Fallen Facts

  • On average, 150 officers are killed in the line of duty in the United States each year.
  • The average number of years officers served on the force, at their untimely death, is 12 1/2 years. This means that a 25 year veteran has as much chance as a 1 year rookie of being killed.
  • Many officers have also served their country in the armed forces as military police, combat veterans and in other positions.
  • 99% of officers killed in the line of duty leave behind minor children along with their significant other.
  • The spike (higher death number) for officers killed in the line of duty occurs in the months of November, December and January each year.
  • On the day, hour and minute an officer is killed, their paycheck stops. For example, if the officer is killed in August, on the 5th working day of that month, 3 hours and 15 minutes into the shift, eventually, the surviving family will get a paycheck for 4 days, 3 hours and 15 minutes for that month. The check will probably be paid after the end of the pay period, which may be in the beginning of the next month, in this case September.
  • Most often, the surviving spouse has no job or only a part time job and the family depends on the officerʼs income and benefits for survival.
  • Generally, when an officer is killed, the city, parish or county opens up a workers compensation disability case, which is an insurance type claim investigation. This is to determine if the incident qualifies for medical benefits and any workers compensation payout. This action is separate of other insurance claims (if any) the surviving spouse is responsible to make. Workers compensation is a lengthy process.
  • The above claim can also be separate of the disability retirement process, which can take 3-6 months to complete. This means that the surviving family has no monthly income to support their children and pay for bills such as the funeral, mortgage, vehicle, utilities, credit etc…for 3-6 months. The retirement pay may not be the officers full pay but only a fraction of their pay.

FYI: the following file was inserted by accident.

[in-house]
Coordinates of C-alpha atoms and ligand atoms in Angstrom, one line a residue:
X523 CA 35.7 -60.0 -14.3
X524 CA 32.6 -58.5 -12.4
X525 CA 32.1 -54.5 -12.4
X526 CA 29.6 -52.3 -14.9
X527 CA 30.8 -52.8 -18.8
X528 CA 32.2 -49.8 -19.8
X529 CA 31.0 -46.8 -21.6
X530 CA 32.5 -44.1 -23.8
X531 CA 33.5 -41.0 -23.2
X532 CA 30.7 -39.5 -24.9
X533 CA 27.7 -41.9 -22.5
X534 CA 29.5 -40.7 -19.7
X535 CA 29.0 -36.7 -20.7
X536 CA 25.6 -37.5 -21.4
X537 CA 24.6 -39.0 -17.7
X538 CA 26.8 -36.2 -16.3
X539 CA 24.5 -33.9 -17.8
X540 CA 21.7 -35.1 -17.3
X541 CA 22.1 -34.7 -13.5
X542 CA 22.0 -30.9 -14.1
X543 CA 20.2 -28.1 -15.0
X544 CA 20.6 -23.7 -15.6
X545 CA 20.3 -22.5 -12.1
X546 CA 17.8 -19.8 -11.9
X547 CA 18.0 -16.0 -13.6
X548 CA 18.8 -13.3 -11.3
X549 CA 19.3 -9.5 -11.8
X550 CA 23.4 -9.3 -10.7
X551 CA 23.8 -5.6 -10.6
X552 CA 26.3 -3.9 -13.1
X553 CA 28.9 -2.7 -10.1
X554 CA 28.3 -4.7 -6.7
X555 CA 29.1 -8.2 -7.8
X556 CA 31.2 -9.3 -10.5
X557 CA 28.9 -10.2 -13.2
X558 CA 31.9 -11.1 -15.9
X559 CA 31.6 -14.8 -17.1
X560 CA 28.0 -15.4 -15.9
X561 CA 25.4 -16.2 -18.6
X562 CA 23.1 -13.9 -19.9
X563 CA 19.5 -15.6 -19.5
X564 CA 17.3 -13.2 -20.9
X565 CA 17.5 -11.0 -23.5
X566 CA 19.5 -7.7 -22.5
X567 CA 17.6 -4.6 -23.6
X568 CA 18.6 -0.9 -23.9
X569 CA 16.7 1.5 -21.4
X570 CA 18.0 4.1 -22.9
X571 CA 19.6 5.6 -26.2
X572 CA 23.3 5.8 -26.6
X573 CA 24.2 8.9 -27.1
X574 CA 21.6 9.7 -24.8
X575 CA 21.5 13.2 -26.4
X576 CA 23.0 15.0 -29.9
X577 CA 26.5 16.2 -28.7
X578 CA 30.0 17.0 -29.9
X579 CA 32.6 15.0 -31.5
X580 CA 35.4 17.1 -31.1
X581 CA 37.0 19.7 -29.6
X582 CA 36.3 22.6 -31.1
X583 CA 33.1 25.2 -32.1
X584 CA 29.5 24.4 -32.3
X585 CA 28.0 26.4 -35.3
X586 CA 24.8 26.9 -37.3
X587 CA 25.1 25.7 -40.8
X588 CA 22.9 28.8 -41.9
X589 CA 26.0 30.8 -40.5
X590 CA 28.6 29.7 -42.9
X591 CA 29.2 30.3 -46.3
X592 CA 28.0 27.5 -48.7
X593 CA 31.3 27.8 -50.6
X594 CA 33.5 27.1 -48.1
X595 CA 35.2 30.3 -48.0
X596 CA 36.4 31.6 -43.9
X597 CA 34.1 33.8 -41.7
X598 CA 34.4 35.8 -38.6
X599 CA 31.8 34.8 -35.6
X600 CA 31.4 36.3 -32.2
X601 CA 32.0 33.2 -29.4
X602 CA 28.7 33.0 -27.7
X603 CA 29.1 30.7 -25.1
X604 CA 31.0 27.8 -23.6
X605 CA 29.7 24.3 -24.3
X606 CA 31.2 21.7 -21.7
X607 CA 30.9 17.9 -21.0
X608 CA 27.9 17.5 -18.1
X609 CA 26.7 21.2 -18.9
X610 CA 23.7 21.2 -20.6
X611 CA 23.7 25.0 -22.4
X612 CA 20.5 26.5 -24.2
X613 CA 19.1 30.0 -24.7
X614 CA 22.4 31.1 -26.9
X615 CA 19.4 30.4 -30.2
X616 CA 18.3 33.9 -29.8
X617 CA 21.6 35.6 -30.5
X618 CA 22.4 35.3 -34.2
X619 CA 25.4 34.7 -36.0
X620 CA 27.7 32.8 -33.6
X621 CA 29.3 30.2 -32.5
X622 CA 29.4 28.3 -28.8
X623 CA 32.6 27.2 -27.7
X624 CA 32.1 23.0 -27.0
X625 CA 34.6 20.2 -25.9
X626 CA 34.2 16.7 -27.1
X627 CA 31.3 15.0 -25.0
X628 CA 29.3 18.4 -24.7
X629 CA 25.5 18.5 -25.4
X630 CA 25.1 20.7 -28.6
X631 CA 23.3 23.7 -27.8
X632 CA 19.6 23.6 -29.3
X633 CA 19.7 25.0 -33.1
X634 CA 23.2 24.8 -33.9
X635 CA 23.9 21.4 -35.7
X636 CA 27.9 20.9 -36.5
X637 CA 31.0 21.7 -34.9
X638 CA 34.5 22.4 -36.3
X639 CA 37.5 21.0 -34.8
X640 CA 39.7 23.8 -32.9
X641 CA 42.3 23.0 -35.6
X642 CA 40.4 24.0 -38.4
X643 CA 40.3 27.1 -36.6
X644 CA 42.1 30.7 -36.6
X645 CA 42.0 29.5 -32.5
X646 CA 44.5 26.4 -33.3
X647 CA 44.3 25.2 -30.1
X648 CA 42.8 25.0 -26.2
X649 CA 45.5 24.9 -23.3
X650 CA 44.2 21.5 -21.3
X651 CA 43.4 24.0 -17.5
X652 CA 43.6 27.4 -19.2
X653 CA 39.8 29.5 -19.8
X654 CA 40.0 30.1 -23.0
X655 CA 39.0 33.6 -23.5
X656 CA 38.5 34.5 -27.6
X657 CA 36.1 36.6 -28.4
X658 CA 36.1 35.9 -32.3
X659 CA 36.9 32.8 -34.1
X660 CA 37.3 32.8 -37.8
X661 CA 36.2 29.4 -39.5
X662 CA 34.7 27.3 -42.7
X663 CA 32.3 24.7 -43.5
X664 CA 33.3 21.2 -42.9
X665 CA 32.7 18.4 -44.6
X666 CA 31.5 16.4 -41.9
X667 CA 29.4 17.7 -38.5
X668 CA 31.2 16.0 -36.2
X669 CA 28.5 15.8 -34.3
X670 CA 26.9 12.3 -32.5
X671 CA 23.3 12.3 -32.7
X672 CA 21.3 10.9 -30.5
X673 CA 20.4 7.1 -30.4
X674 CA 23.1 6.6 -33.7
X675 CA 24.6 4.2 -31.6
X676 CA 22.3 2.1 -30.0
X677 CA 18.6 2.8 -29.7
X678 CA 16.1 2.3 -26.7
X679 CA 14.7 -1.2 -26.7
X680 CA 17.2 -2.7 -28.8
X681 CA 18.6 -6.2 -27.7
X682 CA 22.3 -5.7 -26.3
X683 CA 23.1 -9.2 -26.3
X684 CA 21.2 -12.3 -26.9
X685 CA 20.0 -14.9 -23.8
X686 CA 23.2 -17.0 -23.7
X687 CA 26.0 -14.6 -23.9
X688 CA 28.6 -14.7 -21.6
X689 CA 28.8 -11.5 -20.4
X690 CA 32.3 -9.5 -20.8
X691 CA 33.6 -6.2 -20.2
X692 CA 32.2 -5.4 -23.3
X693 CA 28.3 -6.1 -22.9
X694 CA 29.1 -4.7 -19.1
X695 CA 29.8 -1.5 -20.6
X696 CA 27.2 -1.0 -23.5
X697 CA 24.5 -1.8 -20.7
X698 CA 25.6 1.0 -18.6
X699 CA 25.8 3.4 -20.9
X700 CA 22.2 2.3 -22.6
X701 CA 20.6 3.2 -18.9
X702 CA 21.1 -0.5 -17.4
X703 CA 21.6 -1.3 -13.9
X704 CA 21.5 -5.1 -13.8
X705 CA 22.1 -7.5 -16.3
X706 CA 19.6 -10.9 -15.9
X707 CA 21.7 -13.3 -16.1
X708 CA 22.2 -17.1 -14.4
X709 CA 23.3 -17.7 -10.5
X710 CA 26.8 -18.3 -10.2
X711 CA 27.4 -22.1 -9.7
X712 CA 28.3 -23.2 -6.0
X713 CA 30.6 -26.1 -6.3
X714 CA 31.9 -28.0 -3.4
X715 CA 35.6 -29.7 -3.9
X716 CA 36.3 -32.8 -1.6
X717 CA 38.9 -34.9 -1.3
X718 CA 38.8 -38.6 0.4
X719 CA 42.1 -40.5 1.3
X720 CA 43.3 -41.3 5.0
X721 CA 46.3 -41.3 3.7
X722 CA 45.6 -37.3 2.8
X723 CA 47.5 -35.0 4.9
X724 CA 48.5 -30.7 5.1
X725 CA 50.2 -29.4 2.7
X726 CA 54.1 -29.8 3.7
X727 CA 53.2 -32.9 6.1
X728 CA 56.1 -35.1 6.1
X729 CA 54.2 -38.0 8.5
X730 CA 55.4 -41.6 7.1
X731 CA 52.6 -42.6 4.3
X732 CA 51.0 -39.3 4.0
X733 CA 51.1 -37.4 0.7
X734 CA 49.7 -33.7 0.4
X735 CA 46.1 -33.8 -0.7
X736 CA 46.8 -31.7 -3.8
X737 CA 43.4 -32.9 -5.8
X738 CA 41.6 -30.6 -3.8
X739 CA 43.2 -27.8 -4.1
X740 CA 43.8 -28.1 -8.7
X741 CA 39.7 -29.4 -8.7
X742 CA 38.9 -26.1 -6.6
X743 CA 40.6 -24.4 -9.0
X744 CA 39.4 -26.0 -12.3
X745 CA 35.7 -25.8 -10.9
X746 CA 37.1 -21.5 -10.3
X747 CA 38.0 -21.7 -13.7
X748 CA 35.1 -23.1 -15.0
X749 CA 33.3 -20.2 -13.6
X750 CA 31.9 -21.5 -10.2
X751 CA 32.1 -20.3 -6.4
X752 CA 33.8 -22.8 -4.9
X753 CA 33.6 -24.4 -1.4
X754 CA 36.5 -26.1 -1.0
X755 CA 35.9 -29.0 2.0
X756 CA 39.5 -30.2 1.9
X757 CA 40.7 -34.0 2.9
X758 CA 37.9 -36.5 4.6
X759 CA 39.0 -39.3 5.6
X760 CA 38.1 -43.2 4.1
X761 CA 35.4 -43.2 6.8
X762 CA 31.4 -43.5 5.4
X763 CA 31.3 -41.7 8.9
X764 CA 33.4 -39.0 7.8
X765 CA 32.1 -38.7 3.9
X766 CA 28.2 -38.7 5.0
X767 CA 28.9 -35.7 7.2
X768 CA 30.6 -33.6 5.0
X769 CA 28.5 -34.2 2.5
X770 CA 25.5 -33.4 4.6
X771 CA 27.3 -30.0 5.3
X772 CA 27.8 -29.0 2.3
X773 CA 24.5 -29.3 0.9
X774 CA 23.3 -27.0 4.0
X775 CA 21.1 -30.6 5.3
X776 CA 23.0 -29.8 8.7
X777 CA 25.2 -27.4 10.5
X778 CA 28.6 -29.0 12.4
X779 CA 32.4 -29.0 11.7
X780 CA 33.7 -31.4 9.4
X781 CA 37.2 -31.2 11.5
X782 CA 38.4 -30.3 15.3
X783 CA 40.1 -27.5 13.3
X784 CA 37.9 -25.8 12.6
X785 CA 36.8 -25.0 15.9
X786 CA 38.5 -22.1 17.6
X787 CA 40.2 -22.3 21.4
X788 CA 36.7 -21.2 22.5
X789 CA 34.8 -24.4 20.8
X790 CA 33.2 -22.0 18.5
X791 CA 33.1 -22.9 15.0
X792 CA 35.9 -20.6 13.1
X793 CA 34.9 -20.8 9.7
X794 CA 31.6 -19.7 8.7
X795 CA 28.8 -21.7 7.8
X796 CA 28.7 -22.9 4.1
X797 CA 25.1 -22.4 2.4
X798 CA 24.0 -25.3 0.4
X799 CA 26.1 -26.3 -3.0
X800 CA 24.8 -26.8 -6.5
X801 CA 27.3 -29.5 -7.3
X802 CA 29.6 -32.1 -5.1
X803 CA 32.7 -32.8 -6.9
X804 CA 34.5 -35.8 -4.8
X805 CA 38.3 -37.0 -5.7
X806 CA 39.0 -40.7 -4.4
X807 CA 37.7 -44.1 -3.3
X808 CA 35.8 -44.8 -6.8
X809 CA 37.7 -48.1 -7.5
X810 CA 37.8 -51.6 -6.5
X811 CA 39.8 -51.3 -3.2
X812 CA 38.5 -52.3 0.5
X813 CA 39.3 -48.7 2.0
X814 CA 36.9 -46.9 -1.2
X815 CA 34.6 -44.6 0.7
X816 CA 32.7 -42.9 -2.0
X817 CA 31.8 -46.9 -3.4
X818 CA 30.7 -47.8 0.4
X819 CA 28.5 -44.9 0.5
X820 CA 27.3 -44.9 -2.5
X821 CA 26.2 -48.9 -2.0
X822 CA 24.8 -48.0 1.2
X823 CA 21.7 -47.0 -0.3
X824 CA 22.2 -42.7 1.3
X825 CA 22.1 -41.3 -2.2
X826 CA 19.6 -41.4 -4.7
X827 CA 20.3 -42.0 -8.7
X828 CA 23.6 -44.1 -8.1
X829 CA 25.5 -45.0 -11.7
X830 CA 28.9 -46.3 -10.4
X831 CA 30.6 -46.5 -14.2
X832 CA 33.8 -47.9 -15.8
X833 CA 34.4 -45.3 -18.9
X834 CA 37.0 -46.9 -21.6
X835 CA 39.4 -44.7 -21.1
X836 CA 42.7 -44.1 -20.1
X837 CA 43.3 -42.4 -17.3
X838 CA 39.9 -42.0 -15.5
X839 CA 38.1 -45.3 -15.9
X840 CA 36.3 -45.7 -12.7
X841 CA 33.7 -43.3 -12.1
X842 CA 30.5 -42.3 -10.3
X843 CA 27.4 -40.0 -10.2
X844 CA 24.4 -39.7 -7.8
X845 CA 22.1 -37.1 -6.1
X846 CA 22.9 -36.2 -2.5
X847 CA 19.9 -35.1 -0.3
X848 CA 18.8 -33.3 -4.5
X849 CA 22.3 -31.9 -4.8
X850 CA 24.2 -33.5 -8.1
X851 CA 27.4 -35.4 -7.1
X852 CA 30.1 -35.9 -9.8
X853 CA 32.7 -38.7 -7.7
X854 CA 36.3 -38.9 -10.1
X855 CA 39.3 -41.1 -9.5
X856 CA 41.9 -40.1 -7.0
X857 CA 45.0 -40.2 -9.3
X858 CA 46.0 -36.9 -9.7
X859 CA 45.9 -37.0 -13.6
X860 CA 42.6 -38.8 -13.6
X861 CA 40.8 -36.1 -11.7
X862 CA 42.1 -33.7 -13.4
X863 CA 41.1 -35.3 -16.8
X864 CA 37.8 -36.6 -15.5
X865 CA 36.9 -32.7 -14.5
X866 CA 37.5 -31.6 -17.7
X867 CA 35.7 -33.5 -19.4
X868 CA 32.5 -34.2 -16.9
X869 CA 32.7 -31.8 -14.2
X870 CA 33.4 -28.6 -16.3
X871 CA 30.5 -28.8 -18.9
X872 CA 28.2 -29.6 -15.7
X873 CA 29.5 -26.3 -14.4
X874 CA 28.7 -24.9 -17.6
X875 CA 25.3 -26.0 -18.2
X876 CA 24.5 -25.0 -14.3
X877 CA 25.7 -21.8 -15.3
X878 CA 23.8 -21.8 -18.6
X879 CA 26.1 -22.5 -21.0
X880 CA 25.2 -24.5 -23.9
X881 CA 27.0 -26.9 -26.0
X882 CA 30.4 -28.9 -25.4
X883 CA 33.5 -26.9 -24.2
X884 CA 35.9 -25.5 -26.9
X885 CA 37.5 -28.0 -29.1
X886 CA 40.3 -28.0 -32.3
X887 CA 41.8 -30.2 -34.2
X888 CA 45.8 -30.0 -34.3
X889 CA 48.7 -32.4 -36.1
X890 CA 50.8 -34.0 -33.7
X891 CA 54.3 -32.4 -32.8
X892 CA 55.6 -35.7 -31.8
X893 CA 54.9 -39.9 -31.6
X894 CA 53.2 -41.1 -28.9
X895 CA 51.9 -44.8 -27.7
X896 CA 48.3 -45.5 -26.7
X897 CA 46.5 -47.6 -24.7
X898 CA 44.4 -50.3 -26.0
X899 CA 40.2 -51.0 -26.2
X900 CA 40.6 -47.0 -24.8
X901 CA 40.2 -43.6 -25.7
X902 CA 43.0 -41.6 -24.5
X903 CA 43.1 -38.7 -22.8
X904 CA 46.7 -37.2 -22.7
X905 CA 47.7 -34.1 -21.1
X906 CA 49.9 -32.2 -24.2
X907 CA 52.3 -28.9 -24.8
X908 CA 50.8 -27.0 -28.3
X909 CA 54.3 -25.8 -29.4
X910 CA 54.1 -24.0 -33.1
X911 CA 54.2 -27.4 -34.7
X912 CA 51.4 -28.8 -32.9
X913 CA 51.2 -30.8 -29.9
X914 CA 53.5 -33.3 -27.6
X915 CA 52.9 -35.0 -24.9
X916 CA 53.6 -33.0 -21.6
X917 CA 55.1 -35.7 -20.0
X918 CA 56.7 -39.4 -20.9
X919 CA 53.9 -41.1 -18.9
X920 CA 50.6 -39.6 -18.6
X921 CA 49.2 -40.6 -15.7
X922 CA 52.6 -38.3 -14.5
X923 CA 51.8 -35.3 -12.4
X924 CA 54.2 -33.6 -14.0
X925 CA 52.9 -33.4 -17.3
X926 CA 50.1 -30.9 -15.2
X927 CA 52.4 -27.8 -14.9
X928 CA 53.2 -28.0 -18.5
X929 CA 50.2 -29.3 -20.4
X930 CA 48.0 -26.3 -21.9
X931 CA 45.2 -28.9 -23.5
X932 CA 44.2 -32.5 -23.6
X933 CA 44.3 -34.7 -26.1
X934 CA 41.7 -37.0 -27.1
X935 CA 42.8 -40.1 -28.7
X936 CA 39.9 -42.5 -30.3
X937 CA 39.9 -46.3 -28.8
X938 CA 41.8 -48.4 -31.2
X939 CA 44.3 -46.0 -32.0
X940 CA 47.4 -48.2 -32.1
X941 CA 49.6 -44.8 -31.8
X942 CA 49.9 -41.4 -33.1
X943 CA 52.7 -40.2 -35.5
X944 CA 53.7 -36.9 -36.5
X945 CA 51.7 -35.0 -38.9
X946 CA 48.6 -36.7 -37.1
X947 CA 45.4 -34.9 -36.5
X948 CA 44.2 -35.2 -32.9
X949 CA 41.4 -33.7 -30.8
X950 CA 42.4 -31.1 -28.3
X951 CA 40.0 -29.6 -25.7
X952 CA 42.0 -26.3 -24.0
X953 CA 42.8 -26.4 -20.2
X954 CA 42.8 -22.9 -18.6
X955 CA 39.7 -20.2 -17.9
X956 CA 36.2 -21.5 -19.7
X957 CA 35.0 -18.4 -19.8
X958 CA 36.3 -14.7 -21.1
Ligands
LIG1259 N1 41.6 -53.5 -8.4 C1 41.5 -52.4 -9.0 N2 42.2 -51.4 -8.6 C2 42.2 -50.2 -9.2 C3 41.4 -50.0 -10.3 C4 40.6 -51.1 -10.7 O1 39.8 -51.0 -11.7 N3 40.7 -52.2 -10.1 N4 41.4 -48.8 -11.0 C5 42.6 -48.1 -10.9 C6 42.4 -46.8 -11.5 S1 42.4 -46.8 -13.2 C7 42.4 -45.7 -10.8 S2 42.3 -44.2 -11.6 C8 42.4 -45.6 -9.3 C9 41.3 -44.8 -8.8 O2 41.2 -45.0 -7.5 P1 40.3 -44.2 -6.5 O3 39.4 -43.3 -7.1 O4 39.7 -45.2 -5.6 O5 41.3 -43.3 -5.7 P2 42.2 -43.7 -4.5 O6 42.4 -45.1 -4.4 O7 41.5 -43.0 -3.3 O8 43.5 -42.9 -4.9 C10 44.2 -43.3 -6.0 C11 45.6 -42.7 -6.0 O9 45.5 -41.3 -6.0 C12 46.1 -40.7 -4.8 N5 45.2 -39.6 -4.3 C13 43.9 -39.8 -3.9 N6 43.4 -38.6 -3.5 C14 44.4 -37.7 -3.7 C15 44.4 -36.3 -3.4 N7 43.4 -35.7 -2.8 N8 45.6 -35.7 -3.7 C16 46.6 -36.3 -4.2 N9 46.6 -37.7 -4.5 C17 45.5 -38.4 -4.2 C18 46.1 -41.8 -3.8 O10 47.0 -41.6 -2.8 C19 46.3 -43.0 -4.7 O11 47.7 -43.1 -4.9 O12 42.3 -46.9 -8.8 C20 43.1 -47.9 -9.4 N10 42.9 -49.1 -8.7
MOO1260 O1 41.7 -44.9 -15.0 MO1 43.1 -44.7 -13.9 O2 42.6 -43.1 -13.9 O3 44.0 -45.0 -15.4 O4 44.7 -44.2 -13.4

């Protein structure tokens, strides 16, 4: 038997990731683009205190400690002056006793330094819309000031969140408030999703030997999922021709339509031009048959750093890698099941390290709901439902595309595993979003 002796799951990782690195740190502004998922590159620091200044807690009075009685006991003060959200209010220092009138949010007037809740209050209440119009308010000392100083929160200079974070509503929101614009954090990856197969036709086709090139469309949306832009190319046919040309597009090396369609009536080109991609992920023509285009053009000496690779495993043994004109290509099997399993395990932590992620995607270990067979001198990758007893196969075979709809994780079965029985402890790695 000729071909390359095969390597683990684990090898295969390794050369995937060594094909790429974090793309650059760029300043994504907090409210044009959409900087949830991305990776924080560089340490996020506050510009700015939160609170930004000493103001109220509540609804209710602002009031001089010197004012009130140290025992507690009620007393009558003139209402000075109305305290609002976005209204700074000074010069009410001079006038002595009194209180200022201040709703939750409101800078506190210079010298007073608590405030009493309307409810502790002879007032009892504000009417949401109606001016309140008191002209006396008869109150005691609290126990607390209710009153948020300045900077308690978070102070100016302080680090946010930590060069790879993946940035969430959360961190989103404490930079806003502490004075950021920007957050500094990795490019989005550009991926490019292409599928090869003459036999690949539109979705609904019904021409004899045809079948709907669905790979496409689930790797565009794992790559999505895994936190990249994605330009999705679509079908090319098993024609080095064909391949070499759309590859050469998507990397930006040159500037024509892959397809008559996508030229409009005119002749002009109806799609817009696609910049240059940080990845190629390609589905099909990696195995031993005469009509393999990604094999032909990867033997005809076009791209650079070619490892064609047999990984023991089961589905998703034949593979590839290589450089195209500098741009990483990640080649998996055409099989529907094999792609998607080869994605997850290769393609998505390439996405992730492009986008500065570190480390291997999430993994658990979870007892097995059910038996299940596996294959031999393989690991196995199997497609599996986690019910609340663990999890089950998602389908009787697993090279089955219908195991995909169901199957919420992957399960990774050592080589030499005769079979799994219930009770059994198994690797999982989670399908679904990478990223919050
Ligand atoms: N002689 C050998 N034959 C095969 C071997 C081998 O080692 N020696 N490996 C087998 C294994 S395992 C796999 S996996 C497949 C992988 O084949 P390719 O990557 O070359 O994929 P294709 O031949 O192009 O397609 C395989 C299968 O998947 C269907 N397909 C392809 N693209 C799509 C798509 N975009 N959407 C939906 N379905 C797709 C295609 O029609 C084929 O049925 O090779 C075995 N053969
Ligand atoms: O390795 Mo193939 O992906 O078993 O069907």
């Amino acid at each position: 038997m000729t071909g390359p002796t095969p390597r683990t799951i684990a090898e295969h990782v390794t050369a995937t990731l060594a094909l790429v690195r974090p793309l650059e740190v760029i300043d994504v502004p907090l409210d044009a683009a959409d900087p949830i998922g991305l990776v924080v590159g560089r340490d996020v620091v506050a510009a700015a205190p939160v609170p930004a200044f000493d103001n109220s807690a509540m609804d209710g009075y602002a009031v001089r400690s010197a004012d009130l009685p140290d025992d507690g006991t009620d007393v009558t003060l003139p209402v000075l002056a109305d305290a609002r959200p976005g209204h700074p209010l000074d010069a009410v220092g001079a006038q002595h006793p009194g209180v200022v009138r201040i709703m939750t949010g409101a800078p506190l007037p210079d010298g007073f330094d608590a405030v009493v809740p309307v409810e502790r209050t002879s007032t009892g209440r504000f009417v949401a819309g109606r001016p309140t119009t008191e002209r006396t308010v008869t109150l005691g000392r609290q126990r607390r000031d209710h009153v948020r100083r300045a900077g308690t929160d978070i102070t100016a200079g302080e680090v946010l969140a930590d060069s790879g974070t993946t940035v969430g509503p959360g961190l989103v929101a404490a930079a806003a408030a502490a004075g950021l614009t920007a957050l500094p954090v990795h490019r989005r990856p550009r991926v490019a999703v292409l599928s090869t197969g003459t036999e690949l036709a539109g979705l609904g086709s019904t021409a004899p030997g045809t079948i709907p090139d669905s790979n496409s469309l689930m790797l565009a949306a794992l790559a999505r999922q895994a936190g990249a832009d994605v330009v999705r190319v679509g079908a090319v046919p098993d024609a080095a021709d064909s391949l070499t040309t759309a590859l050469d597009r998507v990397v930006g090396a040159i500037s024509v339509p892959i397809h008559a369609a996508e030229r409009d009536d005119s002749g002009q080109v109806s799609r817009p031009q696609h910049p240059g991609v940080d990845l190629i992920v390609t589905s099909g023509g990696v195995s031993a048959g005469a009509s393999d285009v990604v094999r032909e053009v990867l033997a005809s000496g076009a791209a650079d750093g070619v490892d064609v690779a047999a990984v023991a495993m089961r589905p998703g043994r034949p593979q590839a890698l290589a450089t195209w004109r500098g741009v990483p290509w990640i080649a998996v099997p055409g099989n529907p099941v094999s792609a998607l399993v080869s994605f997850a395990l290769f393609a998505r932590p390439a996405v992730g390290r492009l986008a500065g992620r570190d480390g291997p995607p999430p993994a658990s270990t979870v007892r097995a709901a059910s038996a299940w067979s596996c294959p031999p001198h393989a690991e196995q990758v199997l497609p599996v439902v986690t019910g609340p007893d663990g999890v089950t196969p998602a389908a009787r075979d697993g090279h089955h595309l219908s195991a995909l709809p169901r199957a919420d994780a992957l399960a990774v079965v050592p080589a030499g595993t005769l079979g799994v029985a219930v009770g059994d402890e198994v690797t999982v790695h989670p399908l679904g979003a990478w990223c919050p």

• If there is no spouse, only dependent children, agencies generally offer the disability retirement benefit, divided among the children, until a specified age in their early twenties.
  • Not all Law Enforcement agencies pay for the funeral cost and if they offer a benefit, not all officers have signed up for it. For those who have the funeral benefit, it may range from 1,000 to 10,000 depending on the agency, which will not cover the funeral cost.
  • The shortest time a surviving spouse has reported getting retirement funds is 4 months the longest was 8 months. Insurance and other funds (if any) can take up to a year or more.
  • The surviving family does not get a check during this time period. Many officers are under insured (no life insurance) and do not have future financial savings such as a 401k or Deferred Compensation. Generally officers will think of these benefits later in their career and try to “catch up” before retirement. The family is not left with much for future survival.
  • Fallenʼs main focus is to bridge the gap in income so the family can be secure financially and have one less thing to worry about during this period of devastation.
  • Fallen has no paid members
  • Fallenʼs board is solely comprised of current and retired law enforcement officers.